Even that disconnected luxury goes only so far when almost half the world’s population accesses the internet , and even forest monks at a remote mountain temple carry smartphones tucked into their saffron-colored robes. Along a narrow canal an hour outside of Bangkok, we passed a small wooden shack with open-air windows — and a 60-inch TV mounted inside the front door. Neighbors had sealed up their homes and installed air conditioners.
Everyone, it seems, hungers for the same cutting-edge technology, instant connectivity and modern convenience. That drive holds exciting promise for bringing us together, and perhaps a little danger for our demands on the planet as well. Read more…
Nice surprise to meet David Newell, aka Mr. McFeely, in the CMI today. He’s here for Steve Cuden’s StoryBeat podcast. In real life, of course, he looks totally different than on Mr. Rogers’ Neighborhood. Sounds the same though. You can’t hear it here but he was giving me a, “Speedy delivery!”
Kids have no idea! That’s the theme of my latest column. I spent some time thinking about how much work it used to take to make a video. Now Facebook (or Google, Videolicious, Snapchat, etc.) does all of the heavy lifting so we can focus on being creative. That already means that we see so much more content – and higher quality videos too. Hope you enjoy…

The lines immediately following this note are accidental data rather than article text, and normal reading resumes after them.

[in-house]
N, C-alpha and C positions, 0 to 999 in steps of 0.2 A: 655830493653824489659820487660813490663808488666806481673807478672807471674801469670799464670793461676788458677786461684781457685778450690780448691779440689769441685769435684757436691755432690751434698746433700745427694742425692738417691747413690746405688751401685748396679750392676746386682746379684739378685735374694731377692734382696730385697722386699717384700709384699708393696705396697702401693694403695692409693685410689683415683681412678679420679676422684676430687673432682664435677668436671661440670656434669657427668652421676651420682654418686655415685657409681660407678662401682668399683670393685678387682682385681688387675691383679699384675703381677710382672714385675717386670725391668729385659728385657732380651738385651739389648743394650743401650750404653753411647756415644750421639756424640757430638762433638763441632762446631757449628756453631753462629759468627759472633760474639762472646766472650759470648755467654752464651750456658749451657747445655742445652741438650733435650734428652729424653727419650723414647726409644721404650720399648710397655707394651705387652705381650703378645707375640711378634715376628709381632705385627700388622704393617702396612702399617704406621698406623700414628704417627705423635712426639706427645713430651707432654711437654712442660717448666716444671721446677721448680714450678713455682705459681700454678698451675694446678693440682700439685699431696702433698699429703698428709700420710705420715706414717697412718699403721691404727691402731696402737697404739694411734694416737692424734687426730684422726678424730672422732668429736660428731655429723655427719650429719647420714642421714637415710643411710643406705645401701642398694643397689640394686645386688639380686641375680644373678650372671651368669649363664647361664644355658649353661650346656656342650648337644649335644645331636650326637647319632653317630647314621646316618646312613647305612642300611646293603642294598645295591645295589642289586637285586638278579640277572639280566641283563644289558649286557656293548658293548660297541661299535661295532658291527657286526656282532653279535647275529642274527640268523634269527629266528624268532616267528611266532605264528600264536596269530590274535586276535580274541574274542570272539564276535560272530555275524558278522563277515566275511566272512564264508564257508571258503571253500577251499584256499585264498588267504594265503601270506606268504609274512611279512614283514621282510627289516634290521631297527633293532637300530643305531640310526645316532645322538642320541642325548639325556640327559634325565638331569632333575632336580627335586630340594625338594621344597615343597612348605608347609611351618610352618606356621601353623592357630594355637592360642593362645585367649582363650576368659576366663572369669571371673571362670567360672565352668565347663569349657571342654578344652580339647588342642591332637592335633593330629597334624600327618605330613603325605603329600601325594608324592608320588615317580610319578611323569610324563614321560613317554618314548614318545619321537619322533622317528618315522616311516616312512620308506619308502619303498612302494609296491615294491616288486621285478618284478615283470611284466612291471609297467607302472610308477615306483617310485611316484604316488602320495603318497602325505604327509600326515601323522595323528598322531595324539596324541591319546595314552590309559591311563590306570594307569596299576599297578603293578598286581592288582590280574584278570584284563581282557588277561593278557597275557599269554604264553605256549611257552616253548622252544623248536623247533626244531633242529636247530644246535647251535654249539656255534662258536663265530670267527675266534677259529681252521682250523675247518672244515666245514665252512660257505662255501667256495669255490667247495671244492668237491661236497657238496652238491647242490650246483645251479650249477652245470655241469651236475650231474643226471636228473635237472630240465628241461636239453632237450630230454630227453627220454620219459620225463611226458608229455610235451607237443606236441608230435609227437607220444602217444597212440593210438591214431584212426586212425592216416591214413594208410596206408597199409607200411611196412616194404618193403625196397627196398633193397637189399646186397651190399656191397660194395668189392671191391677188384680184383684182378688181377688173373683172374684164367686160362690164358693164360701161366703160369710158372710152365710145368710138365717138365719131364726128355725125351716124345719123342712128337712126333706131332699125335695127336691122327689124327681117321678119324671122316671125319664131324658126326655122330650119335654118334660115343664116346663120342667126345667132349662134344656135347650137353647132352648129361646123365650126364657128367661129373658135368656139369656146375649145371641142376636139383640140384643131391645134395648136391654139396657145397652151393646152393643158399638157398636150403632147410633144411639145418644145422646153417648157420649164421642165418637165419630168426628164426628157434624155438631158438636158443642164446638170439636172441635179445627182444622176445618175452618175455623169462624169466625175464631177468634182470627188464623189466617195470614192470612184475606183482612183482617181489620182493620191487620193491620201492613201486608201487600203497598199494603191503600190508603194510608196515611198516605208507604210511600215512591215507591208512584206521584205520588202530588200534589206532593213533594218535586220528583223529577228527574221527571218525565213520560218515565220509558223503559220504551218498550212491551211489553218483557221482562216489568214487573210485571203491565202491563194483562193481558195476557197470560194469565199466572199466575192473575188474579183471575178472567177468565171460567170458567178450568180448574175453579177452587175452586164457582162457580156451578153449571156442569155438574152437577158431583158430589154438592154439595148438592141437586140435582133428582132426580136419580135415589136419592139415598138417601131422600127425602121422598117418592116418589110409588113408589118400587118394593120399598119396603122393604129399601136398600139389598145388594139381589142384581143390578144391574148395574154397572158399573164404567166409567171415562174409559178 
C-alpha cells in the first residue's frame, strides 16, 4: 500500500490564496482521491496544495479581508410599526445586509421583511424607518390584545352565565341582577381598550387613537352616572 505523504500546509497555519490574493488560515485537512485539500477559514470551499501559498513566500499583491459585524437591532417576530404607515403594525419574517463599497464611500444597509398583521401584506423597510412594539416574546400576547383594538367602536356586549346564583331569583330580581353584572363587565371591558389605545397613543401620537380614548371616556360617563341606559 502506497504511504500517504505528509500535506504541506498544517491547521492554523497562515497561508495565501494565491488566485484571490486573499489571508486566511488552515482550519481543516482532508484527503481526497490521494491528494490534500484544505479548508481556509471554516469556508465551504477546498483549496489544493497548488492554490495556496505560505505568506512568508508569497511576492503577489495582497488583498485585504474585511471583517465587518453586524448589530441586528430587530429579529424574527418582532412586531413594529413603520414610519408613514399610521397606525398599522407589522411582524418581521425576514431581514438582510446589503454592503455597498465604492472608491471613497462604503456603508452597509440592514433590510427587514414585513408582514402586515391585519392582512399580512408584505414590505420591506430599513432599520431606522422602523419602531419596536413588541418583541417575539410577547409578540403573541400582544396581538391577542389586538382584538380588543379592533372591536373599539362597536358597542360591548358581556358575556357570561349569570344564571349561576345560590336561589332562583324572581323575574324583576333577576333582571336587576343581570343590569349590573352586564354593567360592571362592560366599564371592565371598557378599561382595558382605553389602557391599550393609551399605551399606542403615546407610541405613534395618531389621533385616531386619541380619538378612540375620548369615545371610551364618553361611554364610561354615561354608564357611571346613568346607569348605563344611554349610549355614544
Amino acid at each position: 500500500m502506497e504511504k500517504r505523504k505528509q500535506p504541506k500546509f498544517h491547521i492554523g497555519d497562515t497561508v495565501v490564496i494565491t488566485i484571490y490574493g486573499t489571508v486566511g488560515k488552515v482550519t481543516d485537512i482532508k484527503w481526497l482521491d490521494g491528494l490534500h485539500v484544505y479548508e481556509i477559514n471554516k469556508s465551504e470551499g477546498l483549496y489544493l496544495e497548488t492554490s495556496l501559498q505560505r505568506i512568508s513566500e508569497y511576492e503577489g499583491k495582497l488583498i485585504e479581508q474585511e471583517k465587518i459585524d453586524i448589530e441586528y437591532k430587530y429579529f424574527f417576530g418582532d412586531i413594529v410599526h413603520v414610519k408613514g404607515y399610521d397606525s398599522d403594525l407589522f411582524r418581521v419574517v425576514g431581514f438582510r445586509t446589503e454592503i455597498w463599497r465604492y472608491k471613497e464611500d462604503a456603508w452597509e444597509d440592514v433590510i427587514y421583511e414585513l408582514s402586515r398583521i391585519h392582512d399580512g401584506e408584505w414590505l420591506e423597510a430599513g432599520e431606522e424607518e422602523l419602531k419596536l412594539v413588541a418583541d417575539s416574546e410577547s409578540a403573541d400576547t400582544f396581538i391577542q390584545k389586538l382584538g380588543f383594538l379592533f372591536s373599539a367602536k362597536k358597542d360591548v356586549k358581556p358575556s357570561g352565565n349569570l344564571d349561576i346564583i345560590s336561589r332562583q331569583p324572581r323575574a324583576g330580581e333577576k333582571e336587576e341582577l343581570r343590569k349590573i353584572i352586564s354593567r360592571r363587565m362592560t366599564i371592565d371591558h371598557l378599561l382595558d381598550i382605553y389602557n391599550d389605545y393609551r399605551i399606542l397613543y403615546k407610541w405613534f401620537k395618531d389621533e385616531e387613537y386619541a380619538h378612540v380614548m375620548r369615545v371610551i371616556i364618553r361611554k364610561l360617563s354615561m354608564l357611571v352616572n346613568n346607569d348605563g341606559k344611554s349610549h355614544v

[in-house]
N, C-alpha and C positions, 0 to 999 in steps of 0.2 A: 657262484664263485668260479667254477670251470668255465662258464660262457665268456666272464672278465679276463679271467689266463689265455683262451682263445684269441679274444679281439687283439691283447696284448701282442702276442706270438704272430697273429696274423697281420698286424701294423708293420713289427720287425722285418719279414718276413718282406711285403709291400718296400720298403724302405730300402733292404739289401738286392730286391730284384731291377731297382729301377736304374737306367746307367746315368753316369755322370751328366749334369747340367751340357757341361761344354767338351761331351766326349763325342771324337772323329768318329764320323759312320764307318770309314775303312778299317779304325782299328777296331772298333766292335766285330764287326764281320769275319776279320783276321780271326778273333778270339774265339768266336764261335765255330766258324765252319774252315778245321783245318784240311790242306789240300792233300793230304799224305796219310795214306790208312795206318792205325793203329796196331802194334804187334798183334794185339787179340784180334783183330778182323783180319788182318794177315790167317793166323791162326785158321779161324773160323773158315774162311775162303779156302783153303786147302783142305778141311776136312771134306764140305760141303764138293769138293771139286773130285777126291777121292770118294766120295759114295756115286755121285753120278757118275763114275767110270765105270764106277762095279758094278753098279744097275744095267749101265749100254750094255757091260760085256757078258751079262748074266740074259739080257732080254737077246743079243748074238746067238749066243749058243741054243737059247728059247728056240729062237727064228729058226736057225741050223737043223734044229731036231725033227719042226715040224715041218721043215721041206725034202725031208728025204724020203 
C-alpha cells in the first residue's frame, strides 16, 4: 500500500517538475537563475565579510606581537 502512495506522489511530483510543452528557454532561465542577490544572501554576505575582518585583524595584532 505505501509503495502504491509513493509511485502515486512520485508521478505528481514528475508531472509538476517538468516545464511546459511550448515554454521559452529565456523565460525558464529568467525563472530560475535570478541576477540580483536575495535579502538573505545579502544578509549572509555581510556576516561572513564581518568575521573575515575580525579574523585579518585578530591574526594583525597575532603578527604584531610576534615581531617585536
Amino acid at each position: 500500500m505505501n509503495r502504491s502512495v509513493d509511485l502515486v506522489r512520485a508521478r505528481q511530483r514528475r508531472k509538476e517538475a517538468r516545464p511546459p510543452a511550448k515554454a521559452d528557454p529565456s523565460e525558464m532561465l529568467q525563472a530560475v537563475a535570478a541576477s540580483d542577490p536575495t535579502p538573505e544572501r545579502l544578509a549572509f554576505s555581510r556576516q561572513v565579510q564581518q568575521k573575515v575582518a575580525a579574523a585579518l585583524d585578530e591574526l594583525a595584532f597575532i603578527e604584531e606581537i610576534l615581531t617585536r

Just for fun, I recently created a video of my beach vacation, posted it to Facebook and shared it with the world.
The entire production process took about 30 seconds and I reached hundreds of my “friends” online.
Doing the same thing 20 years ago, when I was in journalism school, would have taken far longer, moving images from one analog tape to another with a large and expensive editing bay. Sharing my work with the world? Almost impossible.
As we celebrate the 10th anniversary of the iPhone this summer , it’s worth taking some time to reflect on how quickly our world keeps changing — and considering whether we’re capable of keeping up. Read more…
Journalism is a business. That always has been true (as a reader reminded me this week) but disruption in the industry has changed the way that journalists must think about their jobs. On a recent visit to Boston, I caught up with a friend working at the Boston Globe’s new spinoff, Stat News, and I met with Josh Benton at Harvard’s Nieman Journalism Lab. Both talked about the need for reporters to be aware of their company’s bottom line. That used to be taboo. My latest column looks at the changes taking place…